When eating out or buyingloose foods (withoutpackaging)• If you have a severe allergy orintolerance, remember that whenyou eat food prepared by someoneelse, for example in a café orrestaurant, there are ways to reducethe chances of eating somethingthat you are sensitive to.• When eating out, let the personserving you know your dietaryrequirements and how severe yourfood allergy or intolerance is.• Read the menu carefully to see ifthere is any mention of the foodyou react to in the name ordescription of a dish. Always checkwith the waiter or waitress aboutthe whole dish – for example, apizza base may contain anunexpected ingredient, or buttermay have been added tovegetables, or gravy may containmilk powder. If the staff don’t seemsure that the dish is free from thatfood, it’s better to ask them tocheck with the chef or ordersomething else.• When you order your food, makesure the waiter writes down yourallergy. Ask them to give the noteto the chef or request to speakdirectly to the chef, as messagescan be easily forgotten or passedon incorrectly. Always check whatallergens are in the dish even if youhave eaten it before; recipes andingredients can change.• If you are not confident in theinformation you have beenprovided, it is better not to eat atthe premises.12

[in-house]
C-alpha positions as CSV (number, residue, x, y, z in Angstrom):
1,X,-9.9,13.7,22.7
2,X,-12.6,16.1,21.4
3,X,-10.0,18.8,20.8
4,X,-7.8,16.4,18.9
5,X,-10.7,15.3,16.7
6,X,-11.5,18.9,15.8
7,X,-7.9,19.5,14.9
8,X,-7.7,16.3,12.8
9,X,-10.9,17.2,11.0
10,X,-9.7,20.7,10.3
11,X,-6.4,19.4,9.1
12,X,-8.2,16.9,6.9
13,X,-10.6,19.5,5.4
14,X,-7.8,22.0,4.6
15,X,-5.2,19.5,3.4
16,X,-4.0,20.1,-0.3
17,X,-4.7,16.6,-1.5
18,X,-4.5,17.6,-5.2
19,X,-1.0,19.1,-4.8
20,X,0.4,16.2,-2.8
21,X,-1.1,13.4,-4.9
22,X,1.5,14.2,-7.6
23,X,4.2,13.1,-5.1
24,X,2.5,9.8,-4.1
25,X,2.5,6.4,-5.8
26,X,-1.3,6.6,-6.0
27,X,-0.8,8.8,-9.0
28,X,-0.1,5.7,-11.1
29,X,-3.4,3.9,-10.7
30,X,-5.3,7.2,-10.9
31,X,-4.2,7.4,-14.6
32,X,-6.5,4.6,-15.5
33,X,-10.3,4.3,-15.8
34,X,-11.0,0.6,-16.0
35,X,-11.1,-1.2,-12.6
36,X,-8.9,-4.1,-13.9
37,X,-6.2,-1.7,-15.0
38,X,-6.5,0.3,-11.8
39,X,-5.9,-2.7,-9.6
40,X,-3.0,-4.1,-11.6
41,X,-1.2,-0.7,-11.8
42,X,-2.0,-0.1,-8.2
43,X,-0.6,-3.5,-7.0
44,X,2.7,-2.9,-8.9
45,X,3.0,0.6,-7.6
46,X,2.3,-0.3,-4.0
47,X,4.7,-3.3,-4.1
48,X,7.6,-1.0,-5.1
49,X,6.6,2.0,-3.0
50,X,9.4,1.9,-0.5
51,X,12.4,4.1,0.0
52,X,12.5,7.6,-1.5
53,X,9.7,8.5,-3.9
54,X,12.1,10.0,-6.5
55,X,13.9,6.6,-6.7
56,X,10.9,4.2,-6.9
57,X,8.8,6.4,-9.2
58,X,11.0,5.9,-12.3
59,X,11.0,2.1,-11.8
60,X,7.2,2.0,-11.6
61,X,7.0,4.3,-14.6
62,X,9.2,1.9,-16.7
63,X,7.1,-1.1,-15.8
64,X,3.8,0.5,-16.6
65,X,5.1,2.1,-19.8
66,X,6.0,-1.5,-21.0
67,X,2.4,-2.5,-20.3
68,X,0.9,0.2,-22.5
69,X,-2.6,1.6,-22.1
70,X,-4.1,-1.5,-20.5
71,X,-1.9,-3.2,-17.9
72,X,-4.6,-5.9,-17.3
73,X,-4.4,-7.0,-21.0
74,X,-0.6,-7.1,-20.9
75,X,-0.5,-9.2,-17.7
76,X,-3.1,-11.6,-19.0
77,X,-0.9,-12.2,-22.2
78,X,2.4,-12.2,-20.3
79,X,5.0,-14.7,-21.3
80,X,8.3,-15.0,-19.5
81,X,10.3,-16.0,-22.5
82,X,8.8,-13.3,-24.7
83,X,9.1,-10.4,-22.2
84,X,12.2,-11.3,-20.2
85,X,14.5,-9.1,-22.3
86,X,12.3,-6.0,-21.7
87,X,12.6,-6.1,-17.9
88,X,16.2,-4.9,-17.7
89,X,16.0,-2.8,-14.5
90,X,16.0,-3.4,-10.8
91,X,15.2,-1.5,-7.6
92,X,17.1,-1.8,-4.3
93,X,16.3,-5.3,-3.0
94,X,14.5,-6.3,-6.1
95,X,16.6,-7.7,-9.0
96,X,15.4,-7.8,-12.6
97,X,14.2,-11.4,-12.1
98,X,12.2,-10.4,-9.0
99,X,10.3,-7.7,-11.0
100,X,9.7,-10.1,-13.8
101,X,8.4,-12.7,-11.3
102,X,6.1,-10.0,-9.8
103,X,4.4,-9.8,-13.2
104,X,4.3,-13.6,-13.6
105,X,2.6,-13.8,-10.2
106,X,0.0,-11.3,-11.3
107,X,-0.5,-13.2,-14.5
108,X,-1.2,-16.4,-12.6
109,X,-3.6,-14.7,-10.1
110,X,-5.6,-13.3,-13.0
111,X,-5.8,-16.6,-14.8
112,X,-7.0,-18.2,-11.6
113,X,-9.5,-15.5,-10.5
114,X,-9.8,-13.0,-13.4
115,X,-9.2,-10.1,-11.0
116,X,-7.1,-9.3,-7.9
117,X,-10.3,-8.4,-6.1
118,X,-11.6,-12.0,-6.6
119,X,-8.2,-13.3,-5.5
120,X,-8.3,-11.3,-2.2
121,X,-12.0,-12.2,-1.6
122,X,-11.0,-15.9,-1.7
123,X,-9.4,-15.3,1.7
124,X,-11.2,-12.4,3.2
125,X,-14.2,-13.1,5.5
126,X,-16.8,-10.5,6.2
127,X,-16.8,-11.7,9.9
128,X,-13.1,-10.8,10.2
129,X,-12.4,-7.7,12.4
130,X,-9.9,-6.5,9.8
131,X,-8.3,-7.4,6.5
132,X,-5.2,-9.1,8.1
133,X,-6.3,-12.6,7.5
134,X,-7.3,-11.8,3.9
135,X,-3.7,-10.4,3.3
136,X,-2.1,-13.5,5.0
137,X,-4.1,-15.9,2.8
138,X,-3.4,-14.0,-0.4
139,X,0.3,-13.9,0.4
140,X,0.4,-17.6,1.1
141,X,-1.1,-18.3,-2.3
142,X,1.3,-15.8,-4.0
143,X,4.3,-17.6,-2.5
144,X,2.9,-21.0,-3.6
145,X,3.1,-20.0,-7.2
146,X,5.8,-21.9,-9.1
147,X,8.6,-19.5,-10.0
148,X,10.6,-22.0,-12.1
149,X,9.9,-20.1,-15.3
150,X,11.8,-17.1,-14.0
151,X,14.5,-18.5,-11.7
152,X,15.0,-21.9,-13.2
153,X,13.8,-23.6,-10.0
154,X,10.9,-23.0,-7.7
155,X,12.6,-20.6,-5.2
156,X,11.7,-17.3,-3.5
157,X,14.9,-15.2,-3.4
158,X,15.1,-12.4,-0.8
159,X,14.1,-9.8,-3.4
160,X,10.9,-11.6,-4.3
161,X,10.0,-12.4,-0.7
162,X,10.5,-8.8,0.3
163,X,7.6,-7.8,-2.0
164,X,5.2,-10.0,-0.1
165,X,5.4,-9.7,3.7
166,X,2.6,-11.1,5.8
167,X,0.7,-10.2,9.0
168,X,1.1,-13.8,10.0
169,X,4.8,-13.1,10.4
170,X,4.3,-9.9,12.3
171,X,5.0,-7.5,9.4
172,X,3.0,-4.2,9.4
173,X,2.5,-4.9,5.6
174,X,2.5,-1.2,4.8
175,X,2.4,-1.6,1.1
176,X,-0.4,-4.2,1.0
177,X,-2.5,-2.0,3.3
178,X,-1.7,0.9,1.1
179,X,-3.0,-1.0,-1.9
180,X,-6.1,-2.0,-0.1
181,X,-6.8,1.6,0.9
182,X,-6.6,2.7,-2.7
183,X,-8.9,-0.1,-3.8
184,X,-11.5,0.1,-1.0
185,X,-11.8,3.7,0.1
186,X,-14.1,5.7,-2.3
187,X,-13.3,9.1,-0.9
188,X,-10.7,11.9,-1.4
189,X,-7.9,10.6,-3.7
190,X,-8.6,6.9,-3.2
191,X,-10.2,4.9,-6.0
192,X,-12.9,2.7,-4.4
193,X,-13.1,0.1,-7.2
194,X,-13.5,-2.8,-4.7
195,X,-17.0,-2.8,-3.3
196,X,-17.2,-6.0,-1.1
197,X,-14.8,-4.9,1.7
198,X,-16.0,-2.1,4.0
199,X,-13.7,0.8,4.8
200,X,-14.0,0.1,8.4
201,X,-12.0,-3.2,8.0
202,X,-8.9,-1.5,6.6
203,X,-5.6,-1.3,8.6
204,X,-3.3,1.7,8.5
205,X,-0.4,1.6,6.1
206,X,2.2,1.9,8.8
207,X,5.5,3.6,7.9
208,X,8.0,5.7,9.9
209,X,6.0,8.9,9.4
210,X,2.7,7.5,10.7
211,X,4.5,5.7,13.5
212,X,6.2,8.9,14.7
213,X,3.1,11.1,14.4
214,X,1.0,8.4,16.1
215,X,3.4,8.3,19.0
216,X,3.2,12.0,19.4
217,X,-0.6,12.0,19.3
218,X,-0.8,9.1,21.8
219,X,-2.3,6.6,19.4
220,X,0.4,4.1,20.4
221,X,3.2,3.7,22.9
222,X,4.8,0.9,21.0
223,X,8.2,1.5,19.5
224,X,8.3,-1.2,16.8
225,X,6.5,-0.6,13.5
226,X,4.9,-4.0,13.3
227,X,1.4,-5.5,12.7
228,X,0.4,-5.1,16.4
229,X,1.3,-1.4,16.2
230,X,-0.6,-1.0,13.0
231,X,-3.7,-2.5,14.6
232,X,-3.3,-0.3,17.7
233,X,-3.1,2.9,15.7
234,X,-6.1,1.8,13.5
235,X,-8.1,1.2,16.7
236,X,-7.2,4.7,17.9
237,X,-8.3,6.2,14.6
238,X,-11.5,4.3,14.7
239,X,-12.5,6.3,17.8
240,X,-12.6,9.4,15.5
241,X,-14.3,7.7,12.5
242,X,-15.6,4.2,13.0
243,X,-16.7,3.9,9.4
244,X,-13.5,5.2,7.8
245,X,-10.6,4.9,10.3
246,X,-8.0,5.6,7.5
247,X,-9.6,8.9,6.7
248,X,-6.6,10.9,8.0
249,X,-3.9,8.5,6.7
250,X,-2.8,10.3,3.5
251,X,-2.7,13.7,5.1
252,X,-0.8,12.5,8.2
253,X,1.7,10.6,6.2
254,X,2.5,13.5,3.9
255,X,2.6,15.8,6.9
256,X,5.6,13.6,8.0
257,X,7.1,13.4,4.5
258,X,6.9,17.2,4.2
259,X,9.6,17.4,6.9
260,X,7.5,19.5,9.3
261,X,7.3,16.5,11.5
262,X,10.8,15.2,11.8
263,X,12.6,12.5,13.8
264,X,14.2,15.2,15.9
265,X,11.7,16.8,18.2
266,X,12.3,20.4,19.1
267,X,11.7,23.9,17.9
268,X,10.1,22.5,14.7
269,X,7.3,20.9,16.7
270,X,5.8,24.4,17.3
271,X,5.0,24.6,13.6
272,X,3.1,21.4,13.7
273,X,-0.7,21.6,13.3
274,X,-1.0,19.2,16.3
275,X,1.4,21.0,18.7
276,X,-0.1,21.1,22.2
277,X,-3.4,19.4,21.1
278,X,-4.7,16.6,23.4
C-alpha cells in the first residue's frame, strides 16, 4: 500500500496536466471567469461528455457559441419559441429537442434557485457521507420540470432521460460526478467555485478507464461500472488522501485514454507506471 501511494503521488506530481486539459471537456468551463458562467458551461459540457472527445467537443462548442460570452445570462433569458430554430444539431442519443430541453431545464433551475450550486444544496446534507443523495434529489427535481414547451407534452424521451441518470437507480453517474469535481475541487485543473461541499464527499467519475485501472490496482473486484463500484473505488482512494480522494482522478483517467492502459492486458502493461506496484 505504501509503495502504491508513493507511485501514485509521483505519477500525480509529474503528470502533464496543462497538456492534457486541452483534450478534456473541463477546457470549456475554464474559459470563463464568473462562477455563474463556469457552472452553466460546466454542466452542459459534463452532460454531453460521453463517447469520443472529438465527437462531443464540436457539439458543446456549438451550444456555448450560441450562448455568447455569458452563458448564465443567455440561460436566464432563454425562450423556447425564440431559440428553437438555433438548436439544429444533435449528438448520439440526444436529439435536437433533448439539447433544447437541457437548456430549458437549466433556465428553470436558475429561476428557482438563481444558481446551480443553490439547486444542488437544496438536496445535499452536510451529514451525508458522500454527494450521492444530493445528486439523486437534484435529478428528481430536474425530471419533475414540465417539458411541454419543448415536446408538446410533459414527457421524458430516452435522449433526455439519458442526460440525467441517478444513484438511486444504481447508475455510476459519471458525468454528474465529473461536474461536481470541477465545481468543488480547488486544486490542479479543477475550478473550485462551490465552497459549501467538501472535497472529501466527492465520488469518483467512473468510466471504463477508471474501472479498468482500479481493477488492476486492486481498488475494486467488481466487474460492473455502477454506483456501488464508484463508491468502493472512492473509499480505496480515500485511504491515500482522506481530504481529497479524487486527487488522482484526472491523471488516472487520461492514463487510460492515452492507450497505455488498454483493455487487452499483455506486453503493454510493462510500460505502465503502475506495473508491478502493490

• Ask about the dishes. Somerestaurants provide dishes that arefree from particular foods oringredients, such as ‘gluten free’.Ask whether they provide dishesthat are suitable for your dietaryrequirements. Be careful when yousee ‘wheat free’ dishes for example,as they might not be ‘gluten free’.• Watch out when using self-serviceareas. Some restaurants and caféshave self-service areas where foodis in open containers. Even thoughsome dishes might not contain thefood you react to, it’s easy for asmall amount to get into a dishaccidentally, either becausecontainers are next to each other,or because people use the sametongs or spoons for differentdishes.• Beware of particular dishes. If youare allergic to peanuts, nuts orseeds you need to be very carefulwith certain cuisines such as NorthAfrican, Chinese, Thai, Indian andMalaysian, because they oftencontain peanuts, nuts and sesame.This is not always obvious. Forexample, peanut flour might beused to thicken a sauce, or thefood might have been cookedusing a nut oil.• Know that it is common practicefor a wok to be wiped betweendishes as the high cookingtemperatures involved kill anygerms. But this doesn’t removetraces of allergens. There is also agreater risk of the food you mightbe sensitive to accidentally gettinginto another dish if the sameserving spoons or utensils are usedfor different dishes.• If in doubt, don’t eat it! If you can’tbe sure that dishes are free frompeanuts, nuts and seeds (and notcooked in nut, groundnut orsesame oil) it’s safer to avoid eatingmeals or takeaways from thesetypes of restaurant.When the new rules are in place, youmay still find that some restaurantsmay have a very limited choice ofitems not containing the food towhich you react, or that the crosscontamination risk may be high dueto the handling process.13